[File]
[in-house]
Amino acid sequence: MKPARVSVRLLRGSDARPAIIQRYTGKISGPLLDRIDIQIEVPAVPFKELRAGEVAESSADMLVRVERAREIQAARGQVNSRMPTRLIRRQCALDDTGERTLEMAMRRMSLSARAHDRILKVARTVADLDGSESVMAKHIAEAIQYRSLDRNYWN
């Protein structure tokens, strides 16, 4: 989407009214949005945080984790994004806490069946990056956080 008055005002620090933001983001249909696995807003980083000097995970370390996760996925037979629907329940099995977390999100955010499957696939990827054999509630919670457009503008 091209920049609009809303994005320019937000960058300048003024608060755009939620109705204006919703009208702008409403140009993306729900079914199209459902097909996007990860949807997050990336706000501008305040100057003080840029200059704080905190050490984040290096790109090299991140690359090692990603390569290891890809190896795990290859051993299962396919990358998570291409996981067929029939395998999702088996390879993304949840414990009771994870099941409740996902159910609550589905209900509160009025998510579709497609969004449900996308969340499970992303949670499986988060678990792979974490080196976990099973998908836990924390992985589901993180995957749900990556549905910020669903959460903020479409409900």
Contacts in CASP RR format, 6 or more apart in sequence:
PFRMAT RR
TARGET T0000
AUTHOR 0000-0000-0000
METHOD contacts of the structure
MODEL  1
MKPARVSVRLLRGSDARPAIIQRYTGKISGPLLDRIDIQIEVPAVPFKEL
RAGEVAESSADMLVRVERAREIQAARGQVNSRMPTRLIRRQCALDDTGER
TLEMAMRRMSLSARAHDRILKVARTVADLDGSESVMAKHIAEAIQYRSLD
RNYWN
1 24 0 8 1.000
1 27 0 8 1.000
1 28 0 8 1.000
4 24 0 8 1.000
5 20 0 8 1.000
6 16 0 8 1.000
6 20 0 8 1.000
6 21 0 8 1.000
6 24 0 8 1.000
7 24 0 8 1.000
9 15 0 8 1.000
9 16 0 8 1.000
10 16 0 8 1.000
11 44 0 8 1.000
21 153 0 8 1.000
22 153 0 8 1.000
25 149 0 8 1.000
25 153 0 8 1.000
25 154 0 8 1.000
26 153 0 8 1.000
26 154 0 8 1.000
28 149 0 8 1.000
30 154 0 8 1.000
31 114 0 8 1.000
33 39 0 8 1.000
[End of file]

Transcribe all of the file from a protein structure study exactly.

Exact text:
[in-house]
Amino acid sequence: MKPARVSVRLLRGSDARPAIIQRYTGKISGPLLDRIDIQIEVPAVPFKELRAGEVAESSADMLVRVERAREIQAARGQVNSRMPTRLIRRQCALDDTGERTLEMAMRRMSLSARAHDRILKVARTVADLDGSESVMAKHIAEAIQYRSLDRNYWN
């Protein structure tokens, strides 16, 4: 989407009214949005945080984790994004806490069946990056956080 008055005002620090933001983001249909696995807003980083000097995970370390996760996925037979629907329940099995977390999100955010499957696939990827054999509630919670457009503008 091209920049609009809303994005320019937000960058300048003024608060755009939620109705204006919703009208702008409403140009993306729900079914199209459902097909996007990860949807997050990336706000501008305040100057003080840029200059704080905190050490984040290096790109090299991140690359090692990603390569290891890809190896795990290859051993299962396919990358998570291409996981067929029939395998999702088996390879993304949840414990009771994870099941409740996902159910609550589905209900509160009025998510579709497609969004449900996308969340499970992303949670499986988060678990792979974490080196976990099973998908836990924390992985589901993180995957749900990556549905910020669903959460903020479409409900």
Contacts in CASP RR format, 6 or more apart in sequence:
PFRMAT RR
TARGET T0000
AUTHOR 0000-0000-0000
METHOD contacts of the structure
MODEL  1
MKPARVSVRLLRGSDARPAIIQRYTGKISGPLLDRIDIQIEVPAVPFKEL
RAGEVAESSADMLVRVERAREIQAARGQVNSRMPTRLIRRQCALDDTGER
TLEMAMRRMSLSARAHDRILKVARTVADLDGSESVMAKHIAEAIQYRSLD
RNYWN
1 24 0 8 1.000
1 27 0 8 1.000
1 28 0 8 1.000
4 24 0 8 1.000
5 20 0 8 1.000
6 16 0 8 1.000
6 20 0 8 1.000
6 21 0 8 1.000
6 24 0 8 1.000
7 24 0 8 1.000
9 15 0 8 1.000
9 16 0 8 1.000
10 16 0 8 1.000
11 44 0 8 1.000
21 153 0 8 1.000
22 153 0 8 1.000
25 149 0 8 1.000
25 153 0 8 1.000
25 154 0 8 1.000
26 153 0 8 1.000
26 154 0 8 1.000
28 149 0 8 1.000
30 154 0 8 1.000
31 114 0 8 1.000
33 39 0 8 1.000